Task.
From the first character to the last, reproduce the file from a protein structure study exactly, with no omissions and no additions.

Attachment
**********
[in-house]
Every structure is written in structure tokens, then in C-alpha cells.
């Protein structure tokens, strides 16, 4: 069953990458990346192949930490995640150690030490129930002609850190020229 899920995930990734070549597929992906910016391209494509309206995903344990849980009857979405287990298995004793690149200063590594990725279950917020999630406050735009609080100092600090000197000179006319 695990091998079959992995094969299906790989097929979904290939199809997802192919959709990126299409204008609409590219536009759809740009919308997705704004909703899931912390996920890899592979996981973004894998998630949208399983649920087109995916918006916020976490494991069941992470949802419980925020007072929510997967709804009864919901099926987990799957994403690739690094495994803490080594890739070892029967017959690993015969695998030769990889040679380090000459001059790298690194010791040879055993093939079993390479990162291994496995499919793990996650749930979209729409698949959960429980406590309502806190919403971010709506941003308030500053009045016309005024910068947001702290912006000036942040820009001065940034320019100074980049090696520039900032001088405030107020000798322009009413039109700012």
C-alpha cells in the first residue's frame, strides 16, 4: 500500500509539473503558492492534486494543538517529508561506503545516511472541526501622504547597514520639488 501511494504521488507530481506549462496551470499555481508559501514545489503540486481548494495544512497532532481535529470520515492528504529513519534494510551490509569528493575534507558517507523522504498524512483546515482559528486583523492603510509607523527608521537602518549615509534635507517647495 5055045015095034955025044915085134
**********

[in-house]
Every structure is written in structure tokens, then in C-alpha cells.
């Protein structure tokens, strides 16, 4: 069953990458990346192949930490995640150690030490129930002609850190020229 899920995930990734070549597929992906910016391209494509309206995903344990849980009857979405287990298995004793690149200063590594990725279950917020999630406050735009609080100092600090000197000179006319 695990091998079959992995094969299906790989097929979904290939199809997802192919959709990126299409204008609409590219536009759809740009919308997705704004909703899931912390996920890899592979996981973004894998998630949208399983649920087109995916918006916020976490494991069941992470949802419980925020007072929510997967709804009864919901099926987990799957994403690739690094495994803490080594890739070892029967017959690993015969695998030769990889040679380090000459001059790298690194010791040879055993093939079993390479990162291994496995499919793990996650749930979209729409698949959960429980406590309502806190919403971010709506941003308030500053009045016309005024910068947001702290912006000036942040820009001065940034320019100074980049090696520039900032001088405030107020000798322009009413039109700012």
C-alpha cells in the first residue's frame, strides 16, 4: 500500500509539473503558492492534486494543538517529508561506503545516511472541526501622504547597514520639488 501511494504521488507530481506549462496551470499555481508559501514545489503540486481548494495544512497532532481535529470520515492528504529513519534494510551490509569528493575534507558517507523522504498524512483546515482559528486583523492603510509607523527608521537602518549615509534635507517647495 5055045015095034955025044915085134